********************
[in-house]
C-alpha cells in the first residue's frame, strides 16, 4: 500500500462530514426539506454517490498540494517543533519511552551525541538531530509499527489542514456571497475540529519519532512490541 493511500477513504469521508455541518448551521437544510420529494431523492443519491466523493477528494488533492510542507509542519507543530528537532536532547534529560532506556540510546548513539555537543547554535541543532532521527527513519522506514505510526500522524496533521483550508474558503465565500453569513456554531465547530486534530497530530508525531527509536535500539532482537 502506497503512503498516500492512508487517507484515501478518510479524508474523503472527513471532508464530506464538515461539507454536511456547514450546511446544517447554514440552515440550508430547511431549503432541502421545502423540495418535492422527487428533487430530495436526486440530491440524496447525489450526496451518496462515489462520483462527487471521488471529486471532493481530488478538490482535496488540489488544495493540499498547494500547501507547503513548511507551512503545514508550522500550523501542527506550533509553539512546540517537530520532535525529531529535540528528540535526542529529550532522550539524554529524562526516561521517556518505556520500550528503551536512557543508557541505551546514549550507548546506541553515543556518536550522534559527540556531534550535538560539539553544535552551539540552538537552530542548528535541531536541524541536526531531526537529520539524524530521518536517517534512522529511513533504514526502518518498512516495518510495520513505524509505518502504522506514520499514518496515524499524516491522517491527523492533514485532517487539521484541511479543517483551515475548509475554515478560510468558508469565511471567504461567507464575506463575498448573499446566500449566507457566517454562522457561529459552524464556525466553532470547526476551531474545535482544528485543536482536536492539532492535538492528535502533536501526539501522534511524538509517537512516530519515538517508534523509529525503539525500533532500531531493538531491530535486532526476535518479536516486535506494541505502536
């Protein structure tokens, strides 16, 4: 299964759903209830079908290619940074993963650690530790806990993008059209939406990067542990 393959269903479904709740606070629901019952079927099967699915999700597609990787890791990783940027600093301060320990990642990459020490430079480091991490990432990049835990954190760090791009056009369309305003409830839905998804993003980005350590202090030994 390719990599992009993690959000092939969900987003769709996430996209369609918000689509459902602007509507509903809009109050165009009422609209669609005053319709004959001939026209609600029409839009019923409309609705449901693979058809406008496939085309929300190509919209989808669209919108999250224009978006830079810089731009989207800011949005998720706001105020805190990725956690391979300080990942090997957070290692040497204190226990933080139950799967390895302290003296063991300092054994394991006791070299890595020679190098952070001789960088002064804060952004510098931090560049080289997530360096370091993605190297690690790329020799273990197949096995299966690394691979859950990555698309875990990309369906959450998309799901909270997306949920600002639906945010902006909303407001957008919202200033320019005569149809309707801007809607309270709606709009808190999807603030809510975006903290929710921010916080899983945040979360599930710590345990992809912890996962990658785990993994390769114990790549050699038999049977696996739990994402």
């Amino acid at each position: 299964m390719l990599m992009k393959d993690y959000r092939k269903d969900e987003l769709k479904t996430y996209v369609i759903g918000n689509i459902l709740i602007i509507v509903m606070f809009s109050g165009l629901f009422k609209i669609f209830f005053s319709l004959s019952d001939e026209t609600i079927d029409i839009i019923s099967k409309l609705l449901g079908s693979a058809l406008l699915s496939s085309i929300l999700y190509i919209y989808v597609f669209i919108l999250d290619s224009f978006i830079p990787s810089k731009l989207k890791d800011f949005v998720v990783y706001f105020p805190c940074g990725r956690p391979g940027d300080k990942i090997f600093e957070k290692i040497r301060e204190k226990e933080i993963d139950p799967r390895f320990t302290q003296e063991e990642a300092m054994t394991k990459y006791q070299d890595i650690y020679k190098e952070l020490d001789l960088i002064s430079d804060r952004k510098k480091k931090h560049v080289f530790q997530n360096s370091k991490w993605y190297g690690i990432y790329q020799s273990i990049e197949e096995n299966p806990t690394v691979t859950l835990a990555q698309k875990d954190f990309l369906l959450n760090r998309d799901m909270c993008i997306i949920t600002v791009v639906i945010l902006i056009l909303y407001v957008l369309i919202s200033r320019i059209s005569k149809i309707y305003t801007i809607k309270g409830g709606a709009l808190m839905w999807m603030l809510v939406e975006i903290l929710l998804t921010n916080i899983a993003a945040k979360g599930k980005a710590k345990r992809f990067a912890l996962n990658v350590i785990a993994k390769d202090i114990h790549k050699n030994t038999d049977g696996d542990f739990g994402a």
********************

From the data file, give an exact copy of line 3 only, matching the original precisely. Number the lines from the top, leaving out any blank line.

């Protein structure tokens, strides 16, 4: 299964759903209830079908290619940074993963650690530790806990993008059209939406990067542990 393959269903479904709740606070629901019952079927099967699915999700597609990787890791990783940027600093301060320990990642990459020490430079480091991490990432990049835990954190760090791009056009369309305003409830839905998804993003980005350590202090030994 390719990599992009993690959000092939969900987003769709996430996209369609918000689509459902602007509507509903809009109050165009009422609209669609005053319709004959001939026209609600029409839009019923409309609705449901693979058809406008496939085309929300190509919209989808669209919108999250224009978006830079810089731009989207800011949005998720706001105020805190990725956690391979300080990942090997957070290692040497204190226990933080139950799967390895302290003296063991300092054994394991006791070299890595020679190098952070001789960088002064804060952004510098931090560049080289997530360096370091993605190297690690790329020799273990197949096995299966690394691979859950990555698309875990990309369906959450998309799901909270997306949920600002639906945010902006909303407001957008919202200033320019005569149809309707801007809607309270709606709009808190999807603030809510975006903290929710921010916080899983945040979360599930710590345990992809912890996962990658785990993994390769114990790549050699038999049977696996739990994402």